I learned as I went along. And I learned that pictorial wisdoms endure for good reason. For instance, composition and light (which marry better than olive oil and balsamic vinegar) are the elements that elevate images from the ordinary to the extraordinary. Composition is the way you arrange the elements of the picture to please the eye -- like arranging furniture in a favourite room. Its first rule is simplicity. Define your subject in your mind's eye, be it an Alberta alp or a child’s expression of wonder. Move in and eliminate any distracting peripheral detail. That way, your subject is in command of the frame. And so are you. Now you have impact. Isn’t that exactly what you want?

Old chestnuts make sense: that your subject is best placed off-centre in the viewfinder, that the middle of anything is a monotonous place. That the S-curve is the sexiest distance between two points, accounting for the winding streams and country roads that win prizes in photography contests. That framing a subject with relevant foreground detail can add a compelling -- and telling -- sense of depth to any picture.

Some common bugaboos are easily avoided: your subject should be facing into, not out of, the frame. That way, the viewer's eye will follow into, not out of, the image.

The top of the frame is an oddly popular pitfall in this land of big skies. I've seen countless pictures reduced to tedium with blocks of dull, empty sky. But conversely, when the sky is wonderful -- flared with billowing cumulus clouds, say, or streaked at sunset -- turn it to your advantage. A two-thirds ratio of land to sky is a sound rule of thumb, but it isn’t written in stone. There are exceptions to everything.

Light fare

The other critical component is light itself. Remember, photography translates from its Greek origin as "writing with light." Teach yourself to be aware of light as a living, breathing entity as fully realized as a particularly capricious human being. Treat it with the respect it deserves and odds are, you'll be richly rewarded, for light is the very the soul of the image.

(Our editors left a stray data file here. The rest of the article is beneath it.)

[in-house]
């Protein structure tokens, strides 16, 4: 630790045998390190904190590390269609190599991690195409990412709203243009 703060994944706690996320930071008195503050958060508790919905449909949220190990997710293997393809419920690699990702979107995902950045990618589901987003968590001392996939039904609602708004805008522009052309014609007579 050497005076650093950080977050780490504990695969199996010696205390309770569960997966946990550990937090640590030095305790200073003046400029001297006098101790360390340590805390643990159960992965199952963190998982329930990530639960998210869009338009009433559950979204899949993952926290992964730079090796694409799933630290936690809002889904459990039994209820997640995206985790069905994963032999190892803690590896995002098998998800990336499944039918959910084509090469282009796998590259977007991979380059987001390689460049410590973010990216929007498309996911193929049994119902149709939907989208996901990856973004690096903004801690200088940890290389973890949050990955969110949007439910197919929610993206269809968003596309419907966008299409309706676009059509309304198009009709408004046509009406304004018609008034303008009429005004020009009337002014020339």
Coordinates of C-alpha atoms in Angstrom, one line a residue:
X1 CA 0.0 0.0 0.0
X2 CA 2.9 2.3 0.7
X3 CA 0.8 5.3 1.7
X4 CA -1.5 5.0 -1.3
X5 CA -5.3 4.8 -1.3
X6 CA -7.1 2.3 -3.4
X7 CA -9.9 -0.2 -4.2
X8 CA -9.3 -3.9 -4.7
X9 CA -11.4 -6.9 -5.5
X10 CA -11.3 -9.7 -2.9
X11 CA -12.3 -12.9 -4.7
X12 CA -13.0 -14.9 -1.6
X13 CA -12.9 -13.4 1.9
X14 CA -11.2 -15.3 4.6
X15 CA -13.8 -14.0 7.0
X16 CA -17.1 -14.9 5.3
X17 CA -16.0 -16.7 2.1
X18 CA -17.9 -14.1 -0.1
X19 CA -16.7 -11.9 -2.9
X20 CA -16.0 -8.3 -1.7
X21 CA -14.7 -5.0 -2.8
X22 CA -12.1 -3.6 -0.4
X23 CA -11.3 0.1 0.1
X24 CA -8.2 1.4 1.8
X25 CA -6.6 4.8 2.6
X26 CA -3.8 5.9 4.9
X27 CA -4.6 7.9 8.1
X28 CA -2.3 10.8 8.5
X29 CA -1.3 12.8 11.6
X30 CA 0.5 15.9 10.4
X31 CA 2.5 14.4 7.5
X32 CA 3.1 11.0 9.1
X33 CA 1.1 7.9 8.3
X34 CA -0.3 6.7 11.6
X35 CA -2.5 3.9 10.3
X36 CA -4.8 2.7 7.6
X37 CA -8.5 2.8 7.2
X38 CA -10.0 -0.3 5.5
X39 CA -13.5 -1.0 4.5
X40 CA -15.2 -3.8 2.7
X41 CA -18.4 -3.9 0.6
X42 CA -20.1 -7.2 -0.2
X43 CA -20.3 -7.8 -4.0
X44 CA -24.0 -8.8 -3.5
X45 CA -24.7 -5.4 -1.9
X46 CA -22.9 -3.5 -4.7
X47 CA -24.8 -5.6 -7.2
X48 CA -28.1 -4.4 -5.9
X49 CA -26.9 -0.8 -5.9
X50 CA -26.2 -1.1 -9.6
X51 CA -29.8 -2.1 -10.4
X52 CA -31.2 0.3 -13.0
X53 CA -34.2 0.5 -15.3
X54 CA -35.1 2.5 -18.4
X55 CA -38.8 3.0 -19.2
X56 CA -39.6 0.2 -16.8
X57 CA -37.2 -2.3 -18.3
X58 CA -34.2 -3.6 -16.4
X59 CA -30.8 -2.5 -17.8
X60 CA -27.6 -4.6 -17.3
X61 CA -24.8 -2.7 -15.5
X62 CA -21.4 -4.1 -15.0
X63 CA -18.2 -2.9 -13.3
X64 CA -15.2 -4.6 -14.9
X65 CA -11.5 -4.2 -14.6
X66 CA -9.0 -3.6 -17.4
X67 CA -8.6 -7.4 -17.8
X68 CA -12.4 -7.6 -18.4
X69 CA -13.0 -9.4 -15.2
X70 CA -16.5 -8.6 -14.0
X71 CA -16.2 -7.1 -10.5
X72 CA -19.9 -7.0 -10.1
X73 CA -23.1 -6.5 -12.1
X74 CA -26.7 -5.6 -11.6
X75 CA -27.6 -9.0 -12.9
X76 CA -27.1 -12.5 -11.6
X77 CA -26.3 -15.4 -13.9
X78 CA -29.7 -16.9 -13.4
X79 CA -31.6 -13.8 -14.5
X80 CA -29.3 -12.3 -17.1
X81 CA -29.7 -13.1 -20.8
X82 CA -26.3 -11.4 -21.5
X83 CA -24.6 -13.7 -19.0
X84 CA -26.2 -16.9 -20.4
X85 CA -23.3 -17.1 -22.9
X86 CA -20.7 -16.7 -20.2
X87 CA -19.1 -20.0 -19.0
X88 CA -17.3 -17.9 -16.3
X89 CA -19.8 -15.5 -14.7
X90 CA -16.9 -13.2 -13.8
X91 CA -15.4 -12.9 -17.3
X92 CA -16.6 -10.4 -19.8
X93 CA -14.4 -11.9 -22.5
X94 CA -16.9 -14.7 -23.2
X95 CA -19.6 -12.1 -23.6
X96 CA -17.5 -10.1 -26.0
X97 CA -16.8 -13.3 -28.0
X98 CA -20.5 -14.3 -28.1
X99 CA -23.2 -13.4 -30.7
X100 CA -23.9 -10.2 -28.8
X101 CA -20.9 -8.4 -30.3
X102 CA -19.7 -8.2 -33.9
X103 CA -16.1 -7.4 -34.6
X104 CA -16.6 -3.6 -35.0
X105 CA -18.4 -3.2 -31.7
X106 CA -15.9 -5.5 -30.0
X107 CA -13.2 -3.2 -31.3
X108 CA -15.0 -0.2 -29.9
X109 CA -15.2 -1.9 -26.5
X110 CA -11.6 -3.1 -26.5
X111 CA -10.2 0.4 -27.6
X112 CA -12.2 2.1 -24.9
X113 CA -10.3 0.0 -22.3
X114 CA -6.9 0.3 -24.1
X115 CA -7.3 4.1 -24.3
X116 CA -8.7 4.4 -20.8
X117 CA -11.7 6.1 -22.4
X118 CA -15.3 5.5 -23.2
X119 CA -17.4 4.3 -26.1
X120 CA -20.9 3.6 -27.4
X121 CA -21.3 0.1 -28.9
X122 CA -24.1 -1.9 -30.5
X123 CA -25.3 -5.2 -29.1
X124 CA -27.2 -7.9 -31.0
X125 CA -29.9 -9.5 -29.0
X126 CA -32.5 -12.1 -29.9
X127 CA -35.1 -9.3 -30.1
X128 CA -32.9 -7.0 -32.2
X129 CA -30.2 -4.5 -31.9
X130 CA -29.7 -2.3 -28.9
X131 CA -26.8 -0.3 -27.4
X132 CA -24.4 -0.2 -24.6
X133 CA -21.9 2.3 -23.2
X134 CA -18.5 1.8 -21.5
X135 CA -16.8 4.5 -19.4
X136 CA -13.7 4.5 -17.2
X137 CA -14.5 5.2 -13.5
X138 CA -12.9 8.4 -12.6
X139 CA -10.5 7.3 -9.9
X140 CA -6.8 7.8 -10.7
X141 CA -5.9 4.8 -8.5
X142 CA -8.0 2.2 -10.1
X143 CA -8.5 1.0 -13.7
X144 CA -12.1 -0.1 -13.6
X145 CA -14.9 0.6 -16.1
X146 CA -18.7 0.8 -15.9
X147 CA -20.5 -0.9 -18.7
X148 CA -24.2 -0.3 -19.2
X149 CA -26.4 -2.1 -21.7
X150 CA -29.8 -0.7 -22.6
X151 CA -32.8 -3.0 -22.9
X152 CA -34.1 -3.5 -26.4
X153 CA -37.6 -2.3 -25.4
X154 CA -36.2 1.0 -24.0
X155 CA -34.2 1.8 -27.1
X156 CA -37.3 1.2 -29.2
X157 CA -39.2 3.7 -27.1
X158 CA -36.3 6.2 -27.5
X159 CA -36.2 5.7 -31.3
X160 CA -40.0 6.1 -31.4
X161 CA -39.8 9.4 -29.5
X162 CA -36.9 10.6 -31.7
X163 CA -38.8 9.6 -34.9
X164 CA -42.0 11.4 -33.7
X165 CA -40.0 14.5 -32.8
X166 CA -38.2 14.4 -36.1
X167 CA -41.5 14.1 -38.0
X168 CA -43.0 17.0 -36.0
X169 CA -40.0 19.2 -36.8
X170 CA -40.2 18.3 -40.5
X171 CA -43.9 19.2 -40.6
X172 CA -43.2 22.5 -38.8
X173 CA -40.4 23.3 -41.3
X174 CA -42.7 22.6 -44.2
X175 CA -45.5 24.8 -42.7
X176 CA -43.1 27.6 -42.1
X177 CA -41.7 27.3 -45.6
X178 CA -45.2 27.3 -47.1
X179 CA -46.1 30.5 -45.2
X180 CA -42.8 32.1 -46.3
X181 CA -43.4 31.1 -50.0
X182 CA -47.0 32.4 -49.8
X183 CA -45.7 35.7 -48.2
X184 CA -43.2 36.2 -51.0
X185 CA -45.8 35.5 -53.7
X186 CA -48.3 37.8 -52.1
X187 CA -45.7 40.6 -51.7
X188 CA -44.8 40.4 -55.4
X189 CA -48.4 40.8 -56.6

Early morning and late afternoon, when shadows are long and light takes on toasty hues, are the imager’s prime time. But the best of all possible light, is when the sun breaks through a stormy sky to drench landscapes and buildings in a wash of brittle gold. Usually this happens as you’re passing a garbage dump. Once in a while, it happens in the right place. When it does, screech to a halt, move like a madman and burn images.

Reflections, whether from a rainfall or natural body of water, almost always enhance a picture. Foul weather, with which Canadians are so richly endowed, can be a blessing: fog and mist can transform the routine to the remarkable. My most dependable fogs are in Nova Scotia and Newfoundland.

What this boils down to is a heightened awareness, a way of seeing things -- what we used to call visual literacy -- that captivates and enriches the creative you. No two among us see and interpret the world around us in quite the same way. There's something reassuring about knowing that no amount of computerization and micro-circuitry can duplicate this intensely human perspective. Traditional or digital, the camera is merely at your service.

1/100 of a life

I knew my landscapes and natural images would never really be up to the standards of Canada’s professionals, giants such as Freeman Patterson and Courtney Milne. I did the best I could. But over the years, I’ve made very few images that reflect the physical grandeur and monumental loneliness of this land.

I captured my son candidly, close-up, backlit, immersed in fields of flowers, tumbling in autumn leaves, laughing, bawling, any way I could. My weekends were a high: I shot pictures until I drove my family batty. Because the image was an end in itself, I didn’t stop to think of its long-term implications.

That came later, as the child transformed into an adult like some special effect, as I began to feel the loss of my five-year-old prince who would never come home again. Now I look at my images, their vibrant colours perfectly preserved, their hues as rich as they were 30 years ago. I think: “If only I could have stopped time.”

I understand only too pungently about images that begin with the human eye and end with the human heart. Like old wine, they deliver their punch with time. It is the unique power of images to seize us by the heartstrings and deck us before we know it. They give us back fragments of our own lives we didn’t even know were missing. And Canada was all the backdrop we ever needed.